At some point in life you’re going to have to accept that other human beings do things for different reasons than you do. There are plenty of valid reasons that someone could vote for Donald Trump:

— they are related to that Secret Service agent that Hillary Clinton made eat out of a trough in her Chappaqua barn

— they owe money to Jared Kushner

— they are the inventors of the “Stop & Frisk” policy

— they love the creation of new adverbs

— they are Catholics

— they need a heat-check on potential boyfriends to see which ones aren’t completely superficial know-it-alls

Maybe this young woman is actually testing you, and will be voting for Gary Johnson. After you leave college, someday you will understand that a person’s political preferences don’t describe their entire story. If you haven’t sensed that this woman is an outright racist, you should probably get to know her before dismissing her. Plus, she might have useful connections in the Secret Service.

Illustrations by Mia Nguyen.

In Which It Took Us An Hour To Get There

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Night on the Hudson

by DICK CHENEY

There is a scene in Steve McQueen’s 2011 sex addiction movie Shame that I think about a lot. Michael Fassbender has absconded to a lovely hotel on the Hudson with a co-worker. He actually cares for her, so he is unable to maintain an erection during sex. You see, his erotic imagination is only enlivened by subjugation; with a real woman, he is powerless. Afterwards, she tells him that it’s all right. He cries anyway.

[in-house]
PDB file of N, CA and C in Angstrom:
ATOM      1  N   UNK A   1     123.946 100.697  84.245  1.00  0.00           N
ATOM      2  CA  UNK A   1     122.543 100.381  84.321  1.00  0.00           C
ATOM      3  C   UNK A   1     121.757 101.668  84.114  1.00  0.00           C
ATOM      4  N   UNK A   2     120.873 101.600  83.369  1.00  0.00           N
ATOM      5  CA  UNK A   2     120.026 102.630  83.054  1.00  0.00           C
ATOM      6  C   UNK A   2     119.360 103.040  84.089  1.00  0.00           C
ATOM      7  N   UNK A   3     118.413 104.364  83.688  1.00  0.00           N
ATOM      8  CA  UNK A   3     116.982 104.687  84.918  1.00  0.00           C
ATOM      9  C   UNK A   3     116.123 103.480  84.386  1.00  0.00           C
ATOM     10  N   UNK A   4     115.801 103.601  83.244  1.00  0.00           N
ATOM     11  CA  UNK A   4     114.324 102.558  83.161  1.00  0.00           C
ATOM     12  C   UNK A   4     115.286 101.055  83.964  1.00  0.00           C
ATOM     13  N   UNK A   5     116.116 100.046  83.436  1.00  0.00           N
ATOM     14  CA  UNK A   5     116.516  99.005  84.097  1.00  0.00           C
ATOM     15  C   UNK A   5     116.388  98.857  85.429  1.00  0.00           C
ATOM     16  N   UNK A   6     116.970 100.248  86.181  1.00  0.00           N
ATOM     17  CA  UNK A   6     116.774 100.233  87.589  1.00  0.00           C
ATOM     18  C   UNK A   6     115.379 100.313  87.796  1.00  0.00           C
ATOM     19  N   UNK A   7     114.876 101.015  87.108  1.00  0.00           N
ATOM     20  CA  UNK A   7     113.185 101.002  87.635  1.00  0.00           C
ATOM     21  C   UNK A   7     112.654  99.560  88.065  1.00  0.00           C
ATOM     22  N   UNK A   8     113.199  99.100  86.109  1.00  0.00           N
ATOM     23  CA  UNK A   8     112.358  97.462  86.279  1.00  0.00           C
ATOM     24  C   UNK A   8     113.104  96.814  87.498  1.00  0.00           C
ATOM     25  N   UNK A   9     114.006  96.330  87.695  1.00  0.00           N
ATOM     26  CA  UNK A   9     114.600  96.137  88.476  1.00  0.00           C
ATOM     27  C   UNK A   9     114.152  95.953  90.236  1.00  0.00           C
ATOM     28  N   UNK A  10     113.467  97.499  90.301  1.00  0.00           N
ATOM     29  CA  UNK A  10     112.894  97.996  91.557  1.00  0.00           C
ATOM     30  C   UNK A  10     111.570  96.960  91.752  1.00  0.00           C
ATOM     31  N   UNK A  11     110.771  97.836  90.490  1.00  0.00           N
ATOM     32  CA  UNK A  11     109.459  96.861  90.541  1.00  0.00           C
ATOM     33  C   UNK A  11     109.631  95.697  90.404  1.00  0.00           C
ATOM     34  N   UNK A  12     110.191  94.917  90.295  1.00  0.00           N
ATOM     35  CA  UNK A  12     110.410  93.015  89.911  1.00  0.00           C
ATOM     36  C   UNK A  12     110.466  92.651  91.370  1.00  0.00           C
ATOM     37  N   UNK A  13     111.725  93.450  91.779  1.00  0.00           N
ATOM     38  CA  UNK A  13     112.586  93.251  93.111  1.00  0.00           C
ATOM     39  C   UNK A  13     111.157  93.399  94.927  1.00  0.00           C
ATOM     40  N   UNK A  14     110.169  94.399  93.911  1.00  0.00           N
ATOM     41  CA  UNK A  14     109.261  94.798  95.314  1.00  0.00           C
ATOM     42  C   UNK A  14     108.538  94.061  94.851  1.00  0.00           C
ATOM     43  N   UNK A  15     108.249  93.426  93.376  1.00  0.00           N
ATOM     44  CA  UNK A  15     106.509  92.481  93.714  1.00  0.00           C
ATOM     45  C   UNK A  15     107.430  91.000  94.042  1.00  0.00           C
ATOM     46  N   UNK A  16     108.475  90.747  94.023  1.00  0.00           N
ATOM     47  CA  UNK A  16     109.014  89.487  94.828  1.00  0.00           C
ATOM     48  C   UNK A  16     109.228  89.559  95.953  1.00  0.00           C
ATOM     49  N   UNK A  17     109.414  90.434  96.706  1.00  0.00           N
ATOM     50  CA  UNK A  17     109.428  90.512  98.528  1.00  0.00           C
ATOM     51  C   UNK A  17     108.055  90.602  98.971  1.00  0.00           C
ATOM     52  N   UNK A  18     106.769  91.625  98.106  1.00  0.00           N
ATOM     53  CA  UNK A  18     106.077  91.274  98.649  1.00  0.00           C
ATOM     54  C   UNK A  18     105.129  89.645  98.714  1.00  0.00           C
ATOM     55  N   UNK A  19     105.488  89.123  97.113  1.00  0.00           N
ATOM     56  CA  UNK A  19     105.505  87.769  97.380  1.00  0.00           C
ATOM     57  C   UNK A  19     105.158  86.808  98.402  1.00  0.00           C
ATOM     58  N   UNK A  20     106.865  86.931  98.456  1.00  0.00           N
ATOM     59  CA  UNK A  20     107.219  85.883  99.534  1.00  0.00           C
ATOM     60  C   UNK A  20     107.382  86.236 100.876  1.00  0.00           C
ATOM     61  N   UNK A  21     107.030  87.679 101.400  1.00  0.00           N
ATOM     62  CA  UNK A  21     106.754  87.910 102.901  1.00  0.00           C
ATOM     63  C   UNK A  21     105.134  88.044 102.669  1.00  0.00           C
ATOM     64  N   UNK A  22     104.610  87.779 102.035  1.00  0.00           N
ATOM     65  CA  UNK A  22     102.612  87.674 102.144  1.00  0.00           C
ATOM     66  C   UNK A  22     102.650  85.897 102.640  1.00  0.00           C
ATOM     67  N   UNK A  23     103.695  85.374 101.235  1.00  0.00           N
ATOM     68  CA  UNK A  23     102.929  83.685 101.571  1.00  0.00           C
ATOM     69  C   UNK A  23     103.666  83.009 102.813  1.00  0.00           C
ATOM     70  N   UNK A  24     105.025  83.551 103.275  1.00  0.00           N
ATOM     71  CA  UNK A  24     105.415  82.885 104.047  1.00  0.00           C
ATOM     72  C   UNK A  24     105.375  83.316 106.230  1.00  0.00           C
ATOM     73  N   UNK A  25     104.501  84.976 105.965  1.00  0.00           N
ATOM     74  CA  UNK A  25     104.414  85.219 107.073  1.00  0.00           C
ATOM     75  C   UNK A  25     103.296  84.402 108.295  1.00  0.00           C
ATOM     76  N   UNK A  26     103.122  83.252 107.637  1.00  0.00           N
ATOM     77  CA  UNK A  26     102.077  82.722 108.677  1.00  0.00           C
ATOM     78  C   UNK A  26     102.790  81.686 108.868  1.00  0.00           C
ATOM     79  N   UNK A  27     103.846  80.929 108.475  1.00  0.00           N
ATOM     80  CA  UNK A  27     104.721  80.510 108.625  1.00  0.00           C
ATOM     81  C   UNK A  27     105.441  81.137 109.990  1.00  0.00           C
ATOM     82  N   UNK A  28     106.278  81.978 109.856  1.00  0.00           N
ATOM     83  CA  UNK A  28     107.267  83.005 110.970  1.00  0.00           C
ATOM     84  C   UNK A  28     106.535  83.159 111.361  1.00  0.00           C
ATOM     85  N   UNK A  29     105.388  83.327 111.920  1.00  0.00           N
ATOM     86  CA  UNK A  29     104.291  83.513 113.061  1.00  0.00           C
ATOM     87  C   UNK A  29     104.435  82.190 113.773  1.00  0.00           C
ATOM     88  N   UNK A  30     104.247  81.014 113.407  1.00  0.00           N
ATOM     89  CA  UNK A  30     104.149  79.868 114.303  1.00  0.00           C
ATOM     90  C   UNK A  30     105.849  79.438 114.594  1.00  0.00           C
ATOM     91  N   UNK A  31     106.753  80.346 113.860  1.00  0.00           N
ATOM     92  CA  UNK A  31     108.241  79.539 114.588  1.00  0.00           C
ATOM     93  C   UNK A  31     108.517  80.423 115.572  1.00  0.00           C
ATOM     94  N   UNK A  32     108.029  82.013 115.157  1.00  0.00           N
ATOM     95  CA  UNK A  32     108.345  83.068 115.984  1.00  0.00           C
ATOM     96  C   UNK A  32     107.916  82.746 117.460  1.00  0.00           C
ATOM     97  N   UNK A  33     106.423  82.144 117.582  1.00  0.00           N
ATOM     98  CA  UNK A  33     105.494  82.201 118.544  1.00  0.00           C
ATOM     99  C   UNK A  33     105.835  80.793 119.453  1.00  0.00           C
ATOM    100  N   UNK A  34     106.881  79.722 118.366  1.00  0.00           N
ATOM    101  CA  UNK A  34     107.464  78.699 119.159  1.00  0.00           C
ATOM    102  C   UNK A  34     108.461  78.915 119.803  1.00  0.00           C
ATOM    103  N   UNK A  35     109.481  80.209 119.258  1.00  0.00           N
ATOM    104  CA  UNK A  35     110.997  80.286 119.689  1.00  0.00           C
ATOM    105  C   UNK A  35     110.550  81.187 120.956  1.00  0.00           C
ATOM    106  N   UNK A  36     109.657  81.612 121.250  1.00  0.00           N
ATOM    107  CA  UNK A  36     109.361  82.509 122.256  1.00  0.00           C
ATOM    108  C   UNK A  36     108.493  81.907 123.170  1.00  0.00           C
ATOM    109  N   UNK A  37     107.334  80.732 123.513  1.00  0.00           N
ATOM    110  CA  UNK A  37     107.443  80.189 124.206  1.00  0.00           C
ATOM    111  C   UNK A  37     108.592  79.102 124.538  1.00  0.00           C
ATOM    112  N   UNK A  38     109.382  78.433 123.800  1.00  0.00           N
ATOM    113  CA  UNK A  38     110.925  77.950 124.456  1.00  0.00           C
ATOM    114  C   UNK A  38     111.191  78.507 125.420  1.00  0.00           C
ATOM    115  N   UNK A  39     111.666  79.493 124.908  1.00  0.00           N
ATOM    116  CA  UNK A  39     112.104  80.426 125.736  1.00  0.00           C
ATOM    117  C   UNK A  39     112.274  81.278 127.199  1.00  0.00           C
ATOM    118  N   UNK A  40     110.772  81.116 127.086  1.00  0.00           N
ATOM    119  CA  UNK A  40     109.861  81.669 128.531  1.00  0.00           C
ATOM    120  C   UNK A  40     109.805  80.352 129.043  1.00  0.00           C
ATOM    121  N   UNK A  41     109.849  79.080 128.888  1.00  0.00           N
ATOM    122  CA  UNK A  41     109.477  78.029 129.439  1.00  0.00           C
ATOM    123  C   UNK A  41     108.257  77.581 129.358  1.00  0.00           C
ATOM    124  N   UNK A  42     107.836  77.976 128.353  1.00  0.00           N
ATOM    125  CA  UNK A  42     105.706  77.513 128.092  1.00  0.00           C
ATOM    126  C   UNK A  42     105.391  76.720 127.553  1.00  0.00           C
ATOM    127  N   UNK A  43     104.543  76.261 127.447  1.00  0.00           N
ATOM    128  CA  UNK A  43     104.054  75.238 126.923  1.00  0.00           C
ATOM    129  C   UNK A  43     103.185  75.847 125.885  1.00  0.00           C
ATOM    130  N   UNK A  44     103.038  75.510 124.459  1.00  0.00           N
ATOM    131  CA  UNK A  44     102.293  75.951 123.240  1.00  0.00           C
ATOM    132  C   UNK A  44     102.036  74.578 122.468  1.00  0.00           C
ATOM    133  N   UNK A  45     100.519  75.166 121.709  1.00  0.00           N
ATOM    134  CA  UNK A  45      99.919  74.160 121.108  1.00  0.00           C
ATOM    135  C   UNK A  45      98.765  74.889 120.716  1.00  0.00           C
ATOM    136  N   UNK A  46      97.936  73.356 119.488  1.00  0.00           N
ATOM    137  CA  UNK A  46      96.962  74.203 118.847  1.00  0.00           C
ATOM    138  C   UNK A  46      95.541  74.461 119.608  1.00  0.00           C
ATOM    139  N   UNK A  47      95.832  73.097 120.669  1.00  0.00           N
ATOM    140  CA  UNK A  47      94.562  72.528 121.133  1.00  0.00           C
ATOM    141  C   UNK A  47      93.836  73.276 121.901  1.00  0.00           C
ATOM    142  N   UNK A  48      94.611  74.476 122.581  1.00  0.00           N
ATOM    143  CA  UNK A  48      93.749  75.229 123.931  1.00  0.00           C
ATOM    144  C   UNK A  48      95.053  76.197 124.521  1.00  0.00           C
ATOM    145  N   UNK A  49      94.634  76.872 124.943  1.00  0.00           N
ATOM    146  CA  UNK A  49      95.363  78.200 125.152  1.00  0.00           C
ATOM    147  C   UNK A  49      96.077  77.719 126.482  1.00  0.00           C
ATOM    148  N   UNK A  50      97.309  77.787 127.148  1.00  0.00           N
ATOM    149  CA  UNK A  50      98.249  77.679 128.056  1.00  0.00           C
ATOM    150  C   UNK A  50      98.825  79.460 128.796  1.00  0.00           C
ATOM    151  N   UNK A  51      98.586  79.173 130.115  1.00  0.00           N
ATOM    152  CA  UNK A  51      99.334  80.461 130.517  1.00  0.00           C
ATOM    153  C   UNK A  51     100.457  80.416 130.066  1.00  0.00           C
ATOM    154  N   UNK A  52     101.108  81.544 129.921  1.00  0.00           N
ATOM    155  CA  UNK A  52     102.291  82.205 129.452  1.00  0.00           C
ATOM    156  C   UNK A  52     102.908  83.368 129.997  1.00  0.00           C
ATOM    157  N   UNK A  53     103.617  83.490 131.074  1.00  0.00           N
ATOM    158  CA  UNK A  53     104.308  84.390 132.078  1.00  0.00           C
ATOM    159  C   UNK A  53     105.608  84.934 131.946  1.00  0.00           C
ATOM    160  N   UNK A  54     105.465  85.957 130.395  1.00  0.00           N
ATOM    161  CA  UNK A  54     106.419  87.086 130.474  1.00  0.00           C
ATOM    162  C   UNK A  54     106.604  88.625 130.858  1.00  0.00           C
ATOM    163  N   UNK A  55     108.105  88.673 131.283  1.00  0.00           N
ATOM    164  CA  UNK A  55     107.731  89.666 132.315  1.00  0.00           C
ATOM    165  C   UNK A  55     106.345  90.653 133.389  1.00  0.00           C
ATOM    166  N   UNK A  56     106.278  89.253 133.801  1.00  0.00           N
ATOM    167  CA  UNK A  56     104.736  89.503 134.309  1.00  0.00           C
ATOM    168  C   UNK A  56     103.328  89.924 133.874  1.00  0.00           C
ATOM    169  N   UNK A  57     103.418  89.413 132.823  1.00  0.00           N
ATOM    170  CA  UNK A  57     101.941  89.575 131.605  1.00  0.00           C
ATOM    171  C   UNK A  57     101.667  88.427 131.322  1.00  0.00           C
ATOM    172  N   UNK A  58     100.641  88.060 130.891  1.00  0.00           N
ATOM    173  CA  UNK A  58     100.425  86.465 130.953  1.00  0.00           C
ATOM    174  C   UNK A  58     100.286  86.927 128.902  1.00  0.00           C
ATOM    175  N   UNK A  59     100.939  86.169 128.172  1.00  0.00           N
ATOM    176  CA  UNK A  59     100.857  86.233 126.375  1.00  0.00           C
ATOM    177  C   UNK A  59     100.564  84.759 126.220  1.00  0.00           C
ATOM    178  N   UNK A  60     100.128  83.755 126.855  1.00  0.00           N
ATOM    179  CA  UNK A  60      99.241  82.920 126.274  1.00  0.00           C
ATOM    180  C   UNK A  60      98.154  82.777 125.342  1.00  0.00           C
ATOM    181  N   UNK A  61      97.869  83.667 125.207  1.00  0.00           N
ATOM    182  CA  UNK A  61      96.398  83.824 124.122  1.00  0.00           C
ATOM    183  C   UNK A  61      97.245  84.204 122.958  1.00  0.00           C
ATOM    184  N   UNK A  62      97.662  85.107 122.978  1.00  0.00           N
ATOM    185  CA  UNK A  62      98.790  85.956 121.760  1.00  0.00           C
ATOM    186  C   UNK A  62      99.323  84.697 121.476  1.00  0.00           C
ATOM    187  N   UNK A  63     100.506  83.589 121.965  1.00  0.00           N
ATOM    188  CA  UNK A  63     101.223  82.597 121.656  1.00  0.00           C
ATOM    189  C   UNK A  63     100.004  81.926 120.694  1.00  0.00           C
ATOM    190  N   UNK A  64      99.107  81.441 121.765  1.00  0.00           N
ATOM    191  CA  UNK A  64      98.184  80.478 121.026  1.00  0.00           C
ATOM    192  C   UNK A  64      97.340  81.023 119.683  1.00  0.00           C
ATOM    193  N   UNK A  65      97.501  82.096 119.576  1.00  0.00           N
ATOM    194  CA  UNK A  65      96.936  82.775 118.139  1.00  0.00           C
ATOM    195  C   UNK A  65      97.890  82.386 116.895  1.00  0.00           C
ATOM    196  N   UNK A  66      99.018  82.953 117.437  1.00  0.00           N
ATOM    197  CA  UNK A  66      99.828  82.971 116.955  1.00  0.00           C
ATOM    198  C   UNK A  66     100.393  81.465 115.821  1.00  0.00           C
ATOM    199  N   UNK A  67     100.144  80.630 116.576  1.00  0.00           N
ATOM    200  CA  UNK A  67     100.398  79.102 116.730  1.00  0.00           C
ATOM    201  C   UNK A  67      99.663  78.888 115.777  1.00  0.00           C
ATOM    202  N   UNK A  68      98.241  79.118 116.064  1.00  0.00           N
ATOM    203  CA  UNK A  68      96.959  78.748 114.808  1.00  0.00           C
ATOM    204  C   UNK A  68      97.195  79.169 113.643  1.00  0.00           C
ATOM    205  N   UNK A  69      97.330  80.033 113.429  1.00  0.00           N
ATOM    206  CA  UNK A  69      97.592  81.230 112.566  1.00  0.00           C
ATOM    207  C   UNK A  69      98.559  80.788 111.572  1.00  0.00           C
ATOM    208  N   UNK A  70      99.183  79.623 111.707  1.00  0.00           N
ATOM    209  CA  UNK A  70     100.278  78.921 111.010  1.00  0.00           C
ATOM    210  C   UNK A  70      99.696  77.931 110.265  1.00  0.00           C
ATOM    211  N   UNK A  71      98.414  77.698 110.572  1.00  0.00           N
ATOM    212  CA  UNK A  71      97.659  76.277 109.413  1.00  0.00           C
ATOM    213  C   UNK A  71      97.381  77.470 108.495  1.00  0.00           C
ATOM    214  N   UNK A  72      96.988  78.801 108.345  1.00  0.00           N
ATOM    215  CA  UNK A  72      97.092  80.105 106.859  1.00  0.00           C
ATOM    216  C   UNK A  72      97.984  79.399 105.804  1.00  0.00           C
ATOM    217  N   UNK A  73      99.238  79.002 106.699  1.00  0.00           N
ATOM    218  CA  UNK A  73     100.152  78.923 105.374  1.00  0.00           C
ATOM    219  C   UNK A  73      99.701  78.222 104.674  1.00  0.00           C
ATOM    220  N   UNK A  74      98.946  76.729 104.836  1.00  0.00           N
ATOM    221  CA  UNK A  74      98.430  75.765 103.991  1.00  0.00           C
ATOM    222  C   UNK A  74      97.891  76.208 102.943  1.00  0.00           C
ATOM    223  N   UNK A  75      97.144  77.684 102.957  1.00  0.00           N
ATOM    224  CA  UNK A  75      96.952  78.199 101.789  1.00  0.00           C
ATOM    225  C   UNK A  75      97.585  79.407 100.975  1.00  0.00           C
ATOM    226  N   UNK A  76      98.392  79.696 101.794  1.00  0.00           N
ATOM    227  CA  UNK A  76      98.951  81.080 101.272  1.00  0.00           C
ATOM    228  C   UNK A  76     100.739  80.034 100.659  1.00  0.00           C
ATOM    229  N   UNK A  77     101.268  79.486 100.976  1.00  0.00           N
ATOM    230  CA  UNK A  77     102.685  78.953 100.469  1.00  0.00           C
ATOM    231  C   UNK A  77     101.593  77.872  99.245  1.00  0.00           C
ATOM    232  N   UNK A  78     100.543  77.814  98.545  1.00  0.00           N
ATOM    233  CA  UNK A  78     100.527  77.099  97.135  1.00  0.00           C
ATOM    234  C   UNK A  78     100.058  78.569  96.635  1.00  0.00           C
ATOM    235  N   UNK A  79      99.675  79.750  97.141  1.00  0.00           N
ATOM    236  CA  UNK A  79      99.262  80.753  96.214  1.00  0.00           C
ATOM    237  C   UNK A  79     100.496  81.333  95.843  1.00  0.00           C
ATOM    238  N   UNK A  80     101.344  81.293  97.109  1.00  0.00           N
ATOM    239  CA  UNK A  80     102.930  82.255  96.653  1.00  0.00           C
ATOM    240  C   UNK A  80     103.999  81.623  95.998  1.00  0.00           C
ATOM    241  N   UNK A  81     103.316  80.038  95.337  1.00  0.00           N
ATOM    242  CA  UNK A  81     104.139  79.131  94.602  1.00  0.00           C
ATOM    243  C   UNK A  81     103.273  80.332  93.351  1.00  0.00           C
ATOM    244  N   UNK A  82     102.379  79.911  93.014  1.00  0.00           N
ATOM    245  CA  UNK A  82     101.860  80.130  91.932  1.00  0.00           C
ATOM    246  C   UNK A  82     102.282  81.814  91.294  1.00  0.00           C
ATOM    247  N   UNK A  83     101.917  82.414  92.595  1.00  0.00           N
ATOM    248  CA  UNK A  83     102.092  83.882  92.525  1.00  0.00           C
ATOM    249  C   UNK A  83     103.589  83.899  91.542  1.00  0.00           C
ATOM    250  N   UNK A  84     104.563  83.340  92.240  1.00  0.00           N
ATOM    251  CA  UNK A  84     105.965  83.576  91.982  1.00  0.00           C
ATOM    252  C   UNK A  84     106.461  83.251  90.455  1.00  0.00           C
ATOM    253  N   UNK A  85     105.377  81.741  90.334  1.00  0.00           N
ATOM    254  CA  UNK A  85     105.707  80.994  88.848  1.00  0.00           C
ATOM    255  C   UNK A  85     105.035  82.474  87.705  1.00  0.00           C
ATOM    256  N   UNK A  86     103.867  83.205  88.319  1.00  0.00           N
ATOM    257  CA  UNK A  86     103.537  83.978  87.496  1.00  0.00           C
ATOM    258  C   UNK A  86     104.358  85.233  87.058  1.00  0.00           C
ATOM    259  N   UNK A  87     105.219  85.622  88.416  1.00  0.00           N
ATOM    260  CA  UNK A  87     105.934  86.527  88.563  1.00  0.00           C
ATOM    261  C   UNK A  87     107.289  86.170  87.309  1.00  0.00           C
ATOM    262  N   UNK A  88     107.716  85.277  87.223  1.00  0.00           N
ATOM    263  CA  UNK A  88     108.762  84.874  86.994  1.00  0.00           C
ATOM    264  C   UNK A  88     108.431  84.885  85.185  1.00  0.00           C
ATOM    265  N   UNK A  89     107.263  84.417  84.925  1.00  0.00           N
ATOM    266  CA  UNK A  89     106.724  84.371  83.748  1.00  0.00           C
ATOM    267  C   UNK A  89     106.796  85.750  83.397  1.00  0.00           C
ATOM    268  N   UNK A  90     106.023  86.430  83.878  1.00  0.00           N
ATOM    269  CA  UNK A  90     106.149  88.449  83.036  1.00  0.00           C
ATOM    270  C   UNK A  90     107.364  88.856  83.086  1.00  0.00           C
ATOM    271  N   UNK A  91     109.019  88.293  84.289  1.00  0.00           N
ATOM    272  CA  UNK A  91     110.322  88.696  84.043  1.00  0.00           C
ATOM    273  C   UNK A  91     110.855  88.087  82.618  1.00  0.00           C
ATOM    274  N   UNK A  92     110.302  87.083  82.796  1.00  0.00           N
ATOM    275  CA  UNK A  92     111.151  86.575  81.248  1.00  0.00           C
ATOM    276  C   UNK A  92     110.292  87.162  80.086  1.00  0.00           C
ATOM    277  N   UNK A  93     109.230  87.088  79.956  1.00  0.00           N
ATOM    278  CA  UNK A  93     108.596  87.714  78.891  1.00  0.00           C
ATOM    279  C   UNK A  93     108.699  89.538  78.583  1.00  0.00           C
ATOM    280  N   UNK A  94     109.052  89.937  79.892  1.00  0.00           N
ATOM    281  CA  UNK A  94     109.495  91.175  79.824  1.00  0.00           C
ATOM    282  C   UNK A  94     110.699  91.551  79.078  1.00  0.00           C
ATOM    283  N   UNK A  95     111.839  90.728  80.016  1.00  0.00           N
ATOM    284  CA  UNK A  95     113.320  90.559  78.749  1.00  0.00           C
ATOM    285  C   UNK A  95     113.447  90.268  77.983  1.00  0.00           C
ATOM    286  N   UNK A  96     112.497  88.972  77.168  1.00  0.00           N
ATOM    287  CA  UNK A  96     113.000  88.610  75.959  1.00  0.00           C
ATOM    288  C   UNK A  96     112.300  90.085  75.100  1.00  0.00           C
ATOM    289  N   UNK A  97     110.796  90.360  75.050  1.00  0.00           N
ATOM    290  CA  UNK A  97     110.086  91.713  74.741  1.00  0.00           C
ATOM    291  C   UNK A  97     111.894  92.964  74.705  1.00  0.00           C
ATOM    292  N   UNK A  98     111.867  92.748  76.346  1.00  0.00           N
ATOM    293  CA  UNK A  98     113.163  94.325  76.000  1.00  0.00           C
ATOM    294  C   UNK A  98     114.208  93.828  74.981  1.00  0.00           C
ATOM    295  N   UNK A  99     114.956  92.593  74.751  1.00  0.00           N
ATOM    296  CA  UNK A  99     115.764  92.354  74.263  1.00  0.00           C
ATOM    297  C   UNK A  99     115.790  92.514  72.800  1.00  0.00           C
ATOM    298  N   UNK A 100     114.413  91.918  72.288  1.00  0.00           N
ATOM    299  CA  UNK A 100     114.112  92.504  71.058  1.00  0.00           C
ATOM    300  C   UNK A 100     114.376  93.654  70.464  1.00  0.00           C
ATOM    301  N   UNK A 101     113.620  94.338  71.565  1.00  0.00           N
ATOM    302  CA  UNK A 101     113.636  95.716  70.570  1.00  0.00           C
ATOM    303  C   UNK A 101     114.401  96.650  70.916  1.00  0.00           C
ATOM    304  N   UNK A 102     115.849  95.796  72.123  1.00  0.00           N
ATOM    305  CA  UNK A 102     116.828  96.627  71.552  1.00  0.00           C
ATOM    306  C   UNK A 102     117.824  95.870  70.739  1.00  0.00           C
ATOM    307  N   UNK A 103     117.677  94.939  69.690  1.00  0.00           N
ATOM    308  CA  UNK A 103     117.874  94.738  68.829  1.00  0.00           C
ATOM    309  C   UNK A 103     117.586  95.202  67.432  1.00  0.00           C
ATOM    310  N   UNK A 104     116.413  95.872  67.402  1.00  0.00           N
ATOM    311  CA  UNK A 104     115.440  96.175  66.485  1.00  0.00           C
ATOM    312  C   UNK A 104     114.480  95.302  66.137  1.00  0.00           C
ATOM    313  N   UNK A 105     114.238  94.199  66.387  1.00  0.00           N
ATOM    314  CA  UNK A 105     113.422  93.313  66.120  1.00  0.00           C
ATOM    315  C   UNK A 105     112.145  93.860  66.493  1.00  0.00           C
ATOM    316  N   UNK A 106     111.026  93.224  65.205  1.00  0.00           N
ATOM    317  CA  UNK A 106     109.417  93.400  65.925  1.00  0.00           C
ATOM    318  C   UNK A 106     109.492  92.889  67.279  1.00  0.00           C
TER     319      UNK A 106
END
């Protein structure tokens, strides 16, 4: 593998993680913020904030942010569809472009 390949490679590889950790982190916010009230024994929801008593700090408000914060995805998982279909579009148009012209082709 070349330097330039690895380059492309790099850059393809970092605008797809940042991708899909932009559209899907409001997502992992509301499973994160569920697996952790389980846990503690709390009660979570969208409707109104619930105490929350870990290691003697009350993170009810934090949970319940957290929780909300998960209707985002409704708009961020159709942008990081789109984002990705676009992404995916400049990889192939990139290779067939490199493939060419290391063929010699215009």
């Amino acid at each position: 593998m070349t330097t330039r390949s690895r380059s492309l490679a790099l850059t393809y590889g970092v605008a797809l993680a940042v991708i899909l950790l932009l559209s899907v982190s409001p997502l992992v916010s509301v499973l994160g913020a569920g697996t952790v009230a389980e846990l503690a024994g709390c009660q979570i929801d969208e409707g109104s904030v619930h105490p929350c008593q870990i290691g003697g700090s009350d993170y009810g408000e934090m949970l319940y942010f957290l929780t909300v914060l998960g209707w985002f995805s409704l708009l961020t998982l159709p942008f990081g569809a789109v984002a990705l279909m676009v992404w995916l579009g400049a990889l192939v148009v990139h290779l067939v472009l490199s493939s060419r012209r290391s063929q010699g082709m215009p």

The morning after the debate I walked down Fifth Avenue. Donald Trump owns a $350 million dollar corner store that he rents to Gucci for $16.5 million a year. Since they pay the rent, they hired some terrible graffiti artist to paint dumb shit all over the facade. When tourists walk by, they think some crazed individual is trying to make Trump look like a fool. I guess little do they know he already did it himself.

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In a New York City cafe, various people discussed the previous night’s events. “Nuclear containment is a serious issue,” a man in a black suit opined. His hair looked plastered on, an up and coming look. Lynne says that Trump combs all the hair on his head forward to create his signature look. I don’t even remember what it was like to have hair.

About two hours earlier in Miami, Florida, a band played an odious instrumental version of a terrible song, “Take Me Out to the Ballgame.” The New York Mets hugged the Florida Marlins since a Cuban pitcher on Saturday night rammed his 30 foot boat into a jetty, travelling at a speed of 60 miles per hour. His body and those of his friends were destroyed on impact. It sounded like a word problem.

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It takes great skill to make complicated things into simple things, and this is the reason that I think we never give our politicians enough credit. Hillary Clinton was brilliant enough to gain entry to Yale Law School. I don’t understand why she doesn’t show it. Barack Obama never lets you forget that he is a lawyer and a professor. What would we do if we ever realized who Hillary Clinton actually is?

Jose Fernandez, the Cuban pitcher I mentioned, was scheduled to pitch on Sunday afternoon at one o’clock, in a game that will never be played. “Jose was supposed to pitch tonight,” explained a Marlins radio broadcaster, but this was not really true. The team had moved his appearance to Monday so that he could throw against the Mets; the owner of the Marlins, art dealer Jeffrey Loria, is a native New Yorker who always loves sticking it to his hometown. Because he did not have to pitch Sunday, Jose had a free Saturday night. It was his last night of any kind.